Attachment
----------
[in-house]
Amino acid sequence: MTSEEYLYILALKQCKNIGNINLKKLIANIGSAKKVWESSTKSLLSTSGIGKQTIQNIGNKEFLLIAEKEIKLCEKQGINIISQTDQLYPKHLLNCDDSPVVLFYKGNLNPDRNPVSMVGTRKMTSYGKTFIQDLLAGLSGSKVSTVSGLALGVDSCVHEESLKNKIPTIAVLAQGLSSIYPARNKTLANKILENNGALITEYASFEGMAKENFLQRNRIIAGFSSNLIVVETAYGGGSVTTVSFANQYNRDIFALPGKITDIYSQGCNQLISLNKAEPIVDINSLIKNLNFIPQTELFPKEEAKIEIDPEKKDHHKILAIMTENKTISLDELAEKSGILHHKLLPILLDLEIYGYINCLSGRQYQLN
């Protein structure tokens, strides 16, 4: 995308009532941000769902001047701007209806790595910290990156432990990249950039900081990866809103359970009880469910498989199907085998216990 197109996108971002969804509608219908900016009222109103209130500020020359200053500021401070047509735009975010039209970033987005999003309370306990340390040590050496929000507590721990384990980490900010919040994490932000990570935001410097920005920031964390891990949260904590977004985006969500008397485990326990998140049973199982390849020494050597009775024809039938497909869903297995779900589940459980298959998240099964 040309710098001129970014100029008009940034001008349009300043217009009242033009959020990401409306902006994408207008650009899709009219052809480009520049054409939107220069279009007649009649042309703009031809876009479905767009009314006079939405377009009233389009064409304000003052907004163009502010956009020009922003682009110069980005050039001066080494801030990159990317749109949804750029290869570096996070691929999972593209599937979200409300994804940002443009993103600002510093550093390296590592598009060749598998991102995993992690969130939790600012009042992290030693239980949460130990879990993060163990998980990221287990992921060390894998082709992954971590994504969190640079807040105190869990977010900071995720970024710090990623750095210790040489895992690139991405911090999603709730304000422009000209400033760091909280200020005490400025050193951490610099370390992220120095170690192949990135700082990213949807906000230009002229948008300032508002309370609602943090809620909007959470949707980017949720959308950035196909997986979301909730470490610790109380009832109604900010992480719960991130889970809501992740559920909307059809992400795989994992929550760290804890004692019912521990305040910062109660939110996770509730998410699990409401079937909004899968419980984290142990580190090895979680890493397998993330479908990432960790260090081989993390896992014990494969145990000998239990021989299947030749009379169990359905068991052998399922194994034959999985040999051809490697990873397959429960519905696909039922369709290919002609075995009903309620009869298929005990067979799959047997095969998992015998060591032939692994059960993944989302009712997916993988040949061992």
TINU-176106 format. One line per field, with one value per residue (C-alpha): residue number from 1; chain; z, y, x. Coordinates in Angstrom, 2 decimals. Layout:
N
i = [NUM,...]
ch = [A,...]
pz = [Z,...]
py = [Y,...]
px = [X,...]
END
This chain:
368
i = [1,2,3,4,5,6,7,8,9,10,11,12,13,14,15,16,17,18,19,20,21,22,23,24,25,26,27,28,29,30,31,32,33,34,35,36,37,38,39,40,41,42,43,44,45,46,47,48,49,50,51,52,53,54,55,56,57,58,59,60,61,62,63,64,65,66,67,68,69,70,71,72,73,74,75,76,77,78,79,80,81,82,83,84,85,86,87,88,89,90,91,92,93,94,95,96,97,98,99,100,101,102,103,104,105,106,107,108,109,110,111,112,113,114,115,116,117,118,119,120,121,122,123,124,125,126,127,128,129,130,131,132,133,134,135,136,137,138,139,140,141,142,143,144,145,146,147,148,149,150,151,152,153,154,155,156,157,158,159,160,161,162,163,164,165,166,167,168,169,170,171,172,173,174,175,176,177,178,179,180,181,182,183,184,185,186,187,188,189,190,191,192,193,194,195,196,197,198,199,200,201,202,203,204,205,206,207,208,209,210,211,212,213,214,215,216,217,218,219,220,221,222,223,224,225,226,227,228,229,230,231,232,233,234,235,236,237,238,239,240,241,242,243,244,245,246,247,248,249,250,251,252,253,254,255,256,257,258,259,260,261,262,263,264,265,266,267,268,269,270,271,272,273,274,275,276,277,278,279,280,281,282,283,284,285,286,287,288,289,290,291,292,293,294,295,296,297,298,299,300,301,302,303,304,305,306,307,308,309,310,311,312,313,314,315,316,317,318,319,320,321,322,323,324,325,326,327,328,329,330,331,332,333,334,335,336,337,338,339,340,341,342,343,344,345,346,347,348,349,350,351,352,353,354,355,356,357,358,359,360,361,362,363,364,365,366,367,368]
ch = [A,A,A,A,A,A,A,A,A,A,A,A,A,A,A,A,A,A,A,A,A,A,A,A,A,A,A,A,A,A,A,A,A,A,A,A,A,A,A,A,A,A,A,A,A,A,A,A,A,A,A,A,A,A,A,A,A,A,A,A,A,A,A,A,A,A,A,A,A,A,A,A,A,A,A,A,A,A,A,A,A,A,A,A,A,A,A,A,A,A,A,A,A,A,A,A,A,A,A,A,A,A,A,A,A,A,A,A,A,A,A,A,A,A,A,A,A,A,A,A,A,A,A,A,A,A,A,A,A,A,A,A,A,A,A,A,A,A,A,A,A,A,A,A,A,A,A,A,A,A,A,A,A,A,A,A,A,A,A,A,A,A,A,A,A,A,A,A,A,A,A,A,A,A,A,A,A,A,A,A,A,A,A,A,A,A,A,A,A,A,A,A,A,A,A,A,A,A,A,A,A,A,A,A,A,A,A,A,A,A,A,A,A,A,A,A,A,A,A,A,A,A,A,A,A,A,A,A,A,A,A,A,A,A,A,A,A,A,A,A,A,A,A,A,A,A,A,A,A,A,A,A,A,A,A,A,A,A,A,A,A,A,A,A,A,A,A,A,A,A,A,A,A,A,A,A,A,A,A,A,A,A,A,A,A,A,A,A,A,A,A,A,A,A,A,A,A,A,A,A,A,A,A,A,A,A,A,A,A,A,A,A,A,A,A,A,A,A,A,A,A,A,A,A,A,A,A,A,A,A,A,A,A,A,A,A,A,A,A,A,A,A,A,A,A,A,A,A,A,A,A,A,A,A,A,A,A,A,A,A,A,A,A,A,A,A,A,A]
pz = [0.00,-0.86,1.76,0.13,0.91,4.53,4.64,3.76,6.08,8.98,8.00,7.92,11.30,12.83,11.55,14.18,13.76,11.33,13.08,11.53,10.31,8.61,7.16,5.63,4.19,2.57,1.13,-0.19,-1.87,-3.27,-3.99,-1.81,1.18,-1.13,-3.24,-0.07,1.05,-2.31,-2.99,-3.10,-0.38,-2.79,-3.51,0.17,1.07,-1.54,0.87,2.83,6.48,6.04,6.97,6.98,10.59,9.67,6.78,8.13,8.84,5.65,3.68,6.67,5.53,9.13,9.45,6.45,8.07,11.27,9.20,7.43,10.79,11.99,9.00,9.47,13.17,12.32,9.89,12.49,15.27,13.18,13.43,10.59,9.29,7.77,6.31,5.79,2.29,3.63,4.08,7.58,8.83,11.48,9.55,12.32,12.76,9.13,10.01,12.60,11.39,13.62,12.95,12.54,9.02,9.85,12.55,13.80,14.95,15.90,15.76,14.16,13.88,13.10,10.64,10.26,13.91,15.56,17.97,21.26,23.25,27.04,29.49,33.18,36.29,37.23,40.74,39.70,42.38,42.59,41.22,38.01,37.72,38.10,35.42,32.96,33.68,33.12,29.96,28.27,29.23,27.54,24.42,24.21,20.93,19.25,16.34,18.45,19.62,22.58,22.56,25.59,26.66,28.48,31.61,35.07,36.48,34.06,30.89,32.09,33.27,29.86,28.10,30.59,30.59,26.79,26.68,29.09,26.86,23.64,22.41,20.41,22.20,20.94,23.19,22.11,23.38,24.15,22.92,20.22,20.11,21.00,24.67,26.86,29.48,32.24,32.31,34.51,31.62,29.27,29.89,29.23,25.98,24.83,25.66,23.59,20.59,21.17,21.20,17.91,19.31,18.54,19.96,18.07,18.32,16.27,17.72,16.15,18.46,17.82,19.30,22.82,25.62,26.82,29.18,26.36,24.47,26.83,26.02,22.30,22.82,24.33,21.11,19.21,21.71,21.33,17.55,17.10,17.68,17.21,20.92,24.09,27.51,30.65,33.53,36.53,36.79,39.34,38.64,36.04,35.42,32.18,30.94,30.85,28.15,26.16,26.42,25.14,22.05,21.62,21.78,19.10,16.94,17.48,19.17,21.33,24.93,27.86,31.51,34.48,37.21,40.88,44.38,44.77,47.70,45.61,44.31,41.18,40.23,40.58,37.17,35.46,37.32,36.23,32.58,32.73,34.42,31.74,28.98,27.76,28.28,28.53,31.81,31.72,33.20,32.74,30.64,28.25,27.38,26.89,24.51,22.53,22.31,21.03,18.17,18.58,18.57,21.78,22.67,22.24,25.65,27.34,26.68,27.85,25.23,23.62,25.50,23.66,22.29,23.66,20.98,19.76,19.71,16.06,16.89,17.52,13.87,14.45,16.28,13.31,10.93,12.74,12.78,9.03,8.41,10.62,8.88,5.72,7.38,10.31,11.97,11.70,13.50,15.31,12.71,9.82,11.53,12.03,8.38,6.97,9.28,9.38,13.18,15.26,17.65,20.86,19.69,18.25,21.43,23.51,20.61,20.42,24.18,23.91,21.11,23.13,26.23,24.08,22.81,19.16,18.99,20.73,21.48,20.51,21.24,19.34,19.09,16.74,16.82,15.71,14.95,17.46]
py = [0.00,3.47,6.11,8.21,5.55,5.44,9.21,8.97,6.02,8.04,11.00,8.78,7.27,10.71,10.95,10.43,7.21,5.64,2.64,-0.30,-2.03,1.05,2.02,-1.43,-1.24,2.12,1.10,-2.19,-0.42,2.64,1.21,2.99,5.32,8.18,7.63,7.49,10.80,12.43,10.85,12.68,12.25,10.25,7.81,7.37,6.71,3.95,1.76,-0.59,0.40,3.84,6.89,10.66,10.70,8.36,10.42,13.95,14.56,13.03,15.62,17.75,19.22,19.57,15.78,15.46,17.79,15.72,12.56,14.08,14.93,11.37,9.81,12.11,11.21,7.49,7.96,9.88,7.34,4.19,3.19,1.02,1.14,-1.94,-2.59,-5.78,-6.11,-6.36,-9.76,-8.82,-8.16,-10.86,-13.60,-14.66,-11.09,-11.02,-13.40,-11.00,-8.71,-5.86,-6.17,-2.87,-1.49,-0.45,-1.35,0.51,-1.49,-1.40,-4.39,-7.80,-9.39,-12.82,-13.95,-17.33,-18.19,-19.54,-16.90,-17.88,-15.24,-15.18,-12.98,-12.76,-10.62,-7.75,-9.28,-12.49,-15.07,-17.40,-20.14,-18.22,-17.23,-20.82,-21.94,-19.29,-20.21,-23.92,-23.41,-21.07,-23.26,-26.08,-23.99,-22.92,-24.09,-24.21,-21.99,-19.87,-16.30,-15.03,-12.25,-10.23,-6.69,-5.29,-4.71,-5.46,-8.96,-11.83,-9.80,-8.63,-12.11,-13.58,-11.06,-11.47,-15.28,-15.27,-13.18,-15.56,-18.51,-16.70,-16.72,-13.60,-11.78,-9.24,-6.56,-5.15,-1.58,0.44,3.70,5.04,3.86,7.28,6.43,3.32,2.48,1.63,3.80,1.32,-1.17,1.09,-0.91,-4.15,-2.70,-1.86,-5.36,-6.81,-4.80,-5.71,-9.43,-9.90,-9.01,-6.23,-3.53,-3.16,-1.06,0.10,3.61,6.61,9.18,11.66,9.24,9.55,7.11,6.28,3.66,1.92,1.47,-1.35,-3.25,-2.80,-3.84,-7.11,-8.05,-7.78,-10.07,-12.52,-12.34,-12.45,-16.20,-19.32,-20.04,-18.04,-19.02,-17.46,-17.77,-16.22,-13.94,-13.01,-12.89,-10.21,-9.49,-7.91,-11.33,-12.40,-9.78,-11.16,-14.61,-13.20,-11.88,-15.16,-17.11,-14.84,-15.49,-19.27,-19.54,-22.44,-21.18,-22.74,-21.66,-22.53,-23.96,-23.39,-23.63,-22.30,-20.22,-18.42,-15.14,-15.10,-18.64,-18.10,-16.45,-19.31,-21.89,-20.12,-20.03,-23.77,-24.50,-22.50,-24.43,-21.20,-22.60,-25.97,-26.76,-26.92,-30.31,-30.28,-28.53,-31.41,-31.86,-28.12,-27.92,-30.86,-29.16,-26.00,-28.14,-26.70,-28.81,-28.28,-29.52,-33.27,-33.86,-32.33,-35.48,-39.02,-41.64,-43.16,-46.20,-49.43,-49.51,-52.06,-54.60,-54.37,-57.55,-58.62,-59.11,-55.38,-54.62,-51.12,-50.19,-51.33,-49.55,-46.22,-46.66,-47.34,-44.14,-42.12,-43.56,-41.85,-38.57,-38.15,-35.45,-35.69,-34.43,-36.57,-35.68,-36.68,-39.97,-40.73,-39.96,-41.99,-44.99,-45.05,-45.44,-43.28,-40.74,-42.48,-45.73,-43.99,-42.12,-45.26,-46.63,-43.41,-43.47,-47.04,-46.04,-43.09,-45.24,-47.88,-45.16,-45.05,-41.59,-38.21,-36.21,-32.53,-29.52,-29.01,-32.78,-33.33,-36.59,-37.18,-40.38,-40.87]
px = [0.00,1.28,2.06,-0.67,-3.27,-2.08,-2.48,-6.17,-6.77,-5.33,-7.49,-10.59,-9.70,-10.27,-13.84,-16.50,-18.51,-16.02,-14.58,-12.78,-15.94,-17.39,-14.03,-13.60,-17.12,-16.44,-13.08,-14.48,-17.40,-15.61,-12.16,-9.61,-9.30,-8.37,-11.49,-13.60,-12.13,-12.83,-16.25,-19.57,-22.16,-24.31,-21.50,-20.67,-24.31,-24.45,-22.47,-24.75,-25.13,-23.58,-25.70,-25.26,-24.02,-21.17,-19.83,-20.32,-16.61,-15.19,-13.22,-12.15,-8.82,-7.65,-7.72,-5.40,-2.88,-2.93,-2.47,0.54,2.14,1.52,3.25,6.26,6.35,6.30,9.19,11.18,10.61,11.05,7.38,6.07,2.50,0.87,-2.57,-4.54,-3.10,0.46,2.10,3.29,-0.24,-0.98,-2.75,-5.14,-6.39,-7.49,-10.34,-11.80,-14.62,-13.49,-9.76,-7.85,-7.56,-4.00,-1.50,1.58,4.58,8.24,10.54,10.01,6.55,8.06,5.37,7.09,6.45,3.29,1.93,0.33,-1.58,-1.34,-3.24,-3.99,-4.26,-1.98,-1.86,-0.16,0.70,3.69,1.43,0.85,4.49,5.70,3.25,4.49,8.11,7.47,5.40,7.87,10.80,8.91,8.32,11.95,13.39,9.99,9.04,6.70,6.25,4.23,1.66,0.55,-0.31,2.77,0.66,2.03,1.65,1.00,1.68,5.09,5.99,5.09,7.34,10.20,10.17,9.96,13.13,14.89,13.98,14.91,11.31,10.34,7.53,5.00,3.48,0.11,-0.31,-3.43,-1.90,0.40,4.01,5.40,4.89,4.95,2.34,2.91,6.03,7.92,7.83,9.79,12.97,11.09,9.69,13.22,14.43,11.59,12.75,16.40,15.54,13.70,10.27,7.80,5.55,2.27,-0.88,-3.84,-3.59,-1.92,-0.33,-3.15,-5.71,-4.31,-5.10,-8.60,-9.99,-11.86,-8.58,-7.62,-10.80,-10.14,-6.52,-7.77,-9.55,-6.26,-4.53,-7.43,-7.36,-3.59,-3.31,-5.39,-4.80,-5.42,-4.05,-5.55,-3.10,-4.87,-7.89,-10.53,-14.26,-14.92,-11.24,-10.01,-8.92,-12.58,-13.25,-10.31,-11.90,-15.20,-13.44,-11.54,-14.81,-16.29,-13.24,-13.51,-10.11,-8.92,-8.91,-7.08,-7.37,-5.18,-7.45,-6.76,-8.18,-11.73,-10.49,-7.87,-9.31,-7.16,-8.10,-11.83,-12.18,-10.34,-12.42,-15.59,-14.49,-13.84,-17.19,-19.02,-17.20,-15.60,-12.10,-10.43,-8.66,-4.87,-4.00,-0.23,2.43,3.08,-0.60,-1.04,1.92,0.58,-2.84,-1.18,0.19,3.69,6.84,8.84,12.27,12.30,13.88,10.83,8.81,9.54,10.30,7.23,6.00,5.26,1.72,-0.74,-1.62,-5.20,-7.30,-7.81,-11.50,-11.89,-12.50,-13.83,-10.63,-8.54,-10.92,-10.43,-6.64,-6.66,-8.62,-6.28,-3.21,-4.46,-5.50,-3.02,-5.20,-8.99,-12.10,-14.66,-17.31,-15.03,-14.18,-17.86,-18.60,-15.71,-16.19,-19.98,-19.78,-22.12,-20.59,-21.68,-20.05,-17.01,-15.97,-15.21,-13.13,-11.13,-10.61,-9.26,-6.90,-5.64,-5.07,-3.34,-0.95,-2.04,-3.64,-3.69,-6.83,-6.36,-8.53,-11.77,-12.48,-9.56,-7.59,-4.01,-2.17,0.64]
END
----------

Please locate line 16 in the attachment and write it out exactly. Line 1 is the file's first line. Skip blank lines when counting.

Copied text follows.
pz = [0.00,-0.86,1.76,0.13,0.91,4.53,4.64,3.76,6.08,8.98,8.00,7.92,11.30,12.83,11.55,14.18,13.76,11.33,13.08,11.53,10.31,8.61,7.16,5.63,4.19,2.57,1.13,-0.19,-1.87,-3.27,-3.99,-1.81,1.18,-1.13,-3.24,-0.07,1.05,-2.31,-2.99,-3.10,-0.38,-2.79,-3.51,0.17,1.07,-1.54,0.87,2.83,6.48,6.04,6.97,6.98,10.59,9.67,6.78,8.13,8.84,5.65,3.68,6.67,5.53,9.13,9.45,6.45,8.07,11.27,9.20,7.43,10.79,11.99,9.00,9.47,13.17,12.32,9.89,12.49,15.27,13.18,13.43,10.59,9.29,7.77,6.31,5.79,2.29,3.63,4.08,7.58,8.83,11.48,9.55,12.32,12.76,9.13,10.01,12.60,11.39,13.62,12.95,12.54,9.02,9.85,12.55,13.80,14.95,15.90,15.76,14.16,13.88,13.10,10.64,10.26,13.91,15.56,17.97,21.26,23.25,27.04,29.49,33.18,36.29,37.23,40.74,39.70,42.38,42.59,41.22,38.01,37.72,38.10,35.42,32.96,33.68,33.12,29.96,28.27,29.23,27.54,24.42,24.21,20.93,19.25,16.34,18.45,19.62,22.58,22.56,25.59,26.66,28.48,31.61,35.07,36.48,34.06,30.89,32.09,33.27,29.86,28.10,30.59,30.59,26.79,26.68,29.09,26.86,23.64,22.41,20.41,22.20,20.94,23.19,22.11,23.38,24.15,22.92,20.22,20.11,21.00,24.67,26.86,29.48,32.24,32.31,34.51,31.62,29.27,29.89,29.23,25.98,24.83,25.66,23.59,20.59,21.17,21.20,17.91,19.31,18.54,19.96,18.07,18.32,16.27,17.72,16.15,18.46,17.82,19.30,22.82,25.62,26.82,29.18,26.36,24.47,26.83,26.02,22.30,22.82,24.33,21.11,19.21,21.71,21.33,17.55,17.10,17.68,17.21,20.92,24.09,27.51,30.65,33.53,36.53,36.79,39.34,38.64,36.04,35.42,32.18,30.94,30.85,28.15,26.16,26.42,25.14,22.05,21.62,21.78,19.10,16.94,17.48,19.17,21.33,24.93,27.86,31.51,34.48,37.21,40.88,44.38,44.77,47.70,45.61,44.31,41.18,40.23,40.58,37.17,35.46,37.32,36.23,32.58,32.73,34.42,31.74,28.98,27.76,28.28,28.53,31.81,31.72,33.20,32.74,30.64,28.25,27.38,26.89,24.51,22.53,22.31,21.03,18.17,18.58,18.57,21.78,22.67,22.24,25.65,27.34,26.68,27.85,25.23,23.62,25.50,23.66,22.29,23.66,20.98,19.76,19.71,16.06,16.89,17.52,13.87,14.45,16.28,13.31,10.93,12.74,12.78,9.03,8.41,10.62,8.88,5.72,7.38,10.31,11.97,11.70,13.50,15.31,12.71,9.82,11.53,12.03,8.38,6.97,9.28,9.38,13.18,15.26,17.65,20.86,19.69,18.25,21.43,23.51,20.61,20.42,24.18,23.91,21.11,23.13,26.23,24.08,22.81,19.16,18.99,20.73,21.48,20.51,21.24,19.34,19.09,16.74,16.82,15.71,14.95,17.46]